Welcome back to Curbed Philly’s new Weekend Transit Roundup—a look at all the major events, transportation issues and closures that will likely affect your travel this weekend.
This weekend promises some killer events: Cinco de Mayo is Saturday, the weather is finally nice (although that remains to be seen this weekend), and Philadelphians are taking to the streets for festivals, good food and one big race down Broad. Here’s how to get around this weekend, including what streets you might want to avoid (or at least be prepared for) and how to travel to the must-see happenings.
Events: Broad Street Race and block parties
The weekend kicks off with the annual South Street Spring Festival, which runs from 11 a.m. to 8 p.m. Saturday and brings with it a lot of closures and parking restrictions. Second, 5th and 6th streets will all be closed from Lombard to Bainbridge, while the main drag—South Street—will be closed all the way from Front to 8th. Parking will be restricted or banned in the area, and any cars that violate the restrictions will be moved by the Philly Parking Authority.
If you’re eager to make it to the festival, you can take the Broad Street Line (BSL) to South Street and walk down, or catch the 40, 45 or 47, which all run to the area.
Move over to Center City, where you’ll find El Rey’s Cinco de Mayo Street Festival, which features food, drinks and music. Also featured? Closed streets. Specifically, Ranstead Street from 20th to 21st. Even though that’s just a block, you’ll want to be careful driving in the area, as a lot of people are expected at the event.
There’s one event this weekend that trumps all else in terms of size and scale—the Blue Cross Broad Street Run, on Sunday morning. Tons of people will flood down to Broad Street to watch runners travel from around Olney Avenue down to the Navy Yard, starting at 8 a.m.
But you can expect streets to be affected a lot sooner than that. The first section of Broad down to Windrim Avenue, will be closed starting at 4 a.m. The remainder of Broad will be closed at 7 a.m. If you need to cross the city during that time, your best bet is to hop on the highway and take I-76, I-95 or I-676
Sports: The Celtics v. the 76ers
Be careful getting on the BSL this Saturday—it’ll likely be packed with sports fans. The well-known rivalry between the Celtics and the 76ers is heating up Saturday night, when they’ll be playing against each other at the Wells Fargo Center at 5 p.m.
On Saturday you can also expect another beloved event—the city’s monster truck jam at 7 p.m. at the Lincoln Financial Field.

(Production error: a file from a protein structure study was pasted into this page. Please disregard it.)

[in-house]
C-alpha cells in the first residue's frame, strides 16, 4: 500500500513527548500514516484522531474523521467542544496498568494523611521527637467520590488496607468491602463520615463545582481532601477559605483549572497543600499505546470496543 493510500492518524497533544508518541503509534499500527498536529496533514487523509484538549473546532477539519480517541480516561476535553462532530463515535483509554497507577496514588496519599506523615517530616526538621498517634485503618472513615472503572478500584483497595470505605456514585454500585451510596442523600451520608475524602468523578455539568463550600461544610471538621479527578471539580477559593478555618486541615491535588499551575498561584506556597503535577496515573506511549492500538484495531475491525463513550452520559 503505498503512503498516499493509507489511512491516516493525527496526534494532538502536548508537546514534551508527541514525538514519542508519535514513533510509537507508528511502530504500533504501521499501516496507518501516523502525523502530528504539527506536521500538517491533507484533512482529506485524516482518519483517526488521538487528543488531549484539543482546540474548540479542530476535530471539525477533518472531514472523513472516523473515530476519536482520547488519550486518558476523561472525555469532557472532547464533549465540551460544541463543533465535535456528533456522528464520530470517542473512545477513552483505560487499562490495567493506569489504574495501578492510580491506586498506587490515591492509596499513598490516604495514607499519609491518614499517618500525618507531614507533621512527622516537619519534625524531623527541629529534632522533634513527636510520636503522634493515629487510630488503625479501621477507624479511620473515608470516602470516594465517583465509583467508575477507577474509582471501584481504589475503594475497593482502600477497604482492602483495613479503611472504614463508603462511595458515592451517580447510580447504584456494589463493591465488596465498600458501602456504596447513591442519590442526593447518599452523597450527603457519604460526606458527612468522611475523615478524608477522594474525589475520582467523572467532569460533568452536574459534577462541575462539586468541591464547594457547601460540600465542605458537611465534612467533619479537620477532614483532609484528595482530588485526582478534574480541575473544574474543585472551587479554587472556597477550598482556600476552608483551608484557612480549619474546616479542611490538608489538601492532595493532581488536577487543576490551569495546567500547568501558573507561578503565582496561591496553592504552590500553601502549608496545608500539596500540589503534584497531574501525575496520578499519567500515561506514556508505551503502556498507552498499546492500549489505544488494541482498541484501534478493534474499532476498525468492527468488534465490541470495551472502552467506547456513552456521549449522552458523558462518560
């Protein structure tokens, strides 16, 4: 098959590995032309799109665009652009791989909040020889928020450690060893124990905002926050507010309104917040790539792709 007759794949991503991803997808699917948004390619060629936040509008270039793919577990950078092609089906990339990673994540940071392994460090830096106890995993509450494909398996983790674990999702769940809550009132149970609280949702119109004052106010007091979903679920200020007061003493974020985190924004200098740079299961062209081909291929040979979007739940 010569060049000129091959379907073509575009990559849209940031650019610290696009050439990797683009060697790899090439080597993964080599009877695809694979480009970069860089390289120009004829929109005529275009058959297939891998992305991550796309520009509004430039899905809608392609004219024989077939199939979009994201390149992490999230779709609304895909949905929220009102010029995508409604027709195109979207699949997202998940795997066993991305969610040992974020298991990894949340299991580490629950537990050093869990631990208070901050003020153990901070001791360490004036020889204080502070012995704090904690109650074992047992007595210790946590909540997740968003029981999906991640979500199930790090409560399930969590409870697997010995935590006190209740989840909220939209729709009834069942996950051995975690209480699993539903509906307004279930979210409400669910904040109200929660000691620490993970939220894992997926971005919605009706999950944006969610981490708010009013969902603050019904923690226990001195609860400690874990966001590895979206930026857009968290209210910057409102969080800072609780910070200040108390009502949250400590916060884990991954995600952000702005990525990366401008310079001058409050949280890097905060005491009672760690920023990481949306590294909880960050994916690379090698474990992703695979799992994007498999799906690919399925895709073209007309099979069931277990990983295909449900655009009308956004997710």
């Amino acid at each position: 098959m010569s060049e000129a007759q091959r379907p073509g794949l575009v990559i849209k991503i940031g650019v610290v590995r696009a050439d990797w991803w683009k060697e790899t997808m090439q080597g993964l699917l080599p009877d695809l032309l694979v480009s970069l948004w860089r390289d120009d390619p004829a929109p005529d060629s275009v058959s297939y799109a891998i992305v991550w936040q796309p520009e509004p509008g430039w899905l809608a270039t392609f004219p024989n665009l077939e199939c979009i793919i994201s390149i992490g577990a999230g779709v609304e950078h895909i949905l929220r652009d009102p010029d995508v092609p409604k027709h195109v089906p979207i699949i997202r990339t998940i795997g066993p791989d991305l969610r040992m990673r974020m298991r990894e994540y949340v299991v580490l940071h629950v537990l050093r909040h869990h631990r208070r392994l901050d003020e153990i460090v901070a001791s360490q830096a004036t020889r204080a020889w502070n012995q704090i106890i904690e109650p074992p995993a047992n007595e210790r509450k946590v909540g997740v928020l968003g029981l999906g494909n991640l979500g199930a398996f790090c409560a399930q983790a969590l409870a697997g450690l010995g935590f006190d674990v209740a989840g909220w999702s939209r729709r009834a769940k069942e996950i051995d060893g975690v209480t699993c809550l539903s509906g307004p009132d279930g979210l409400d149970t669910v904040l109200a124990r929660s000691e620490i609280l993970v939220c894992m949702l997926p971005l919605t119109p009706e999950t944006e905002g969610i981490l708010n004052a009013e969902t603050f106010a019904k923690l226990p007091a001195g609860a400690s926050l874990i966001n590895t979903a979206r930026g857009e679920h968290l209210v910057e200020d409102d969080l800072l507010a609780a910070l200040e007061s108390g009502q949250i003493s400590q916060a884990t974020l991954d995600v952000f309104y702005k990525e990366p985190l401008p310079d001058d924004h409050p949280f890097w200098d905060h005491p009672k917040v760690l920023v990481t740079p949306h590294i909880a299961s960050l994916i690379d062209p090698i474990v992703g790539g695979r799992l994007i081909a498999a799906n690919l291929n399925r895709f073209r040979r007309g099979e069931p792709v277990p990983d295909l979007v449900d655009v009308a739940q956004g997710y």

Roadwork: Lincoln Drive resurfacing project
Luckily, there aren’t too many new roadwork projects popping up this weekend, but there are some ongoing ones to keep an eye out for.
First, there’s the street resurfacing project on Buist Avenue, Lindbergh Boulevard, and Mario Lanza Boulevard, which is expected to restrict parking. The project runs between 7 p.m. and 5 a.m. every night until May 11.
Also, there’s a VisionZero project on South Broad Street near the Walnut-Locust station. It’s meant to improve pedestrian safety, but could cause some congestion while under construction.
Finally, a long-awaited project to resurface and restore Lincoln Drive between Ridge and Wayne avenues just started Monday. Drivers can expect some lane closures, but minimal delays during the day, according to the Philly Streets Department. However, they should get ready for total road closures from 9p.m. to 6 a.m. The project is expected to finish in 2019.
SEPTA is rebuilding the mainline infrastructure on the Media/Elwyn Line this weekend and next, meaning that anyone riding the line will be taking a shuttle bus instead. The schedules for the shuttle bus will be different from the train schedules so plan ahead by checking out the SEPTA schedule here.
A train derailment in Delaware County Thursday had a ripple effect for commuters on the Newark/Wilmington Regional Rail Line. It’s an effect that will continue this weekend, with a special train schedule for the line starting Friday. That schedule will remain in place for the foreseeable future.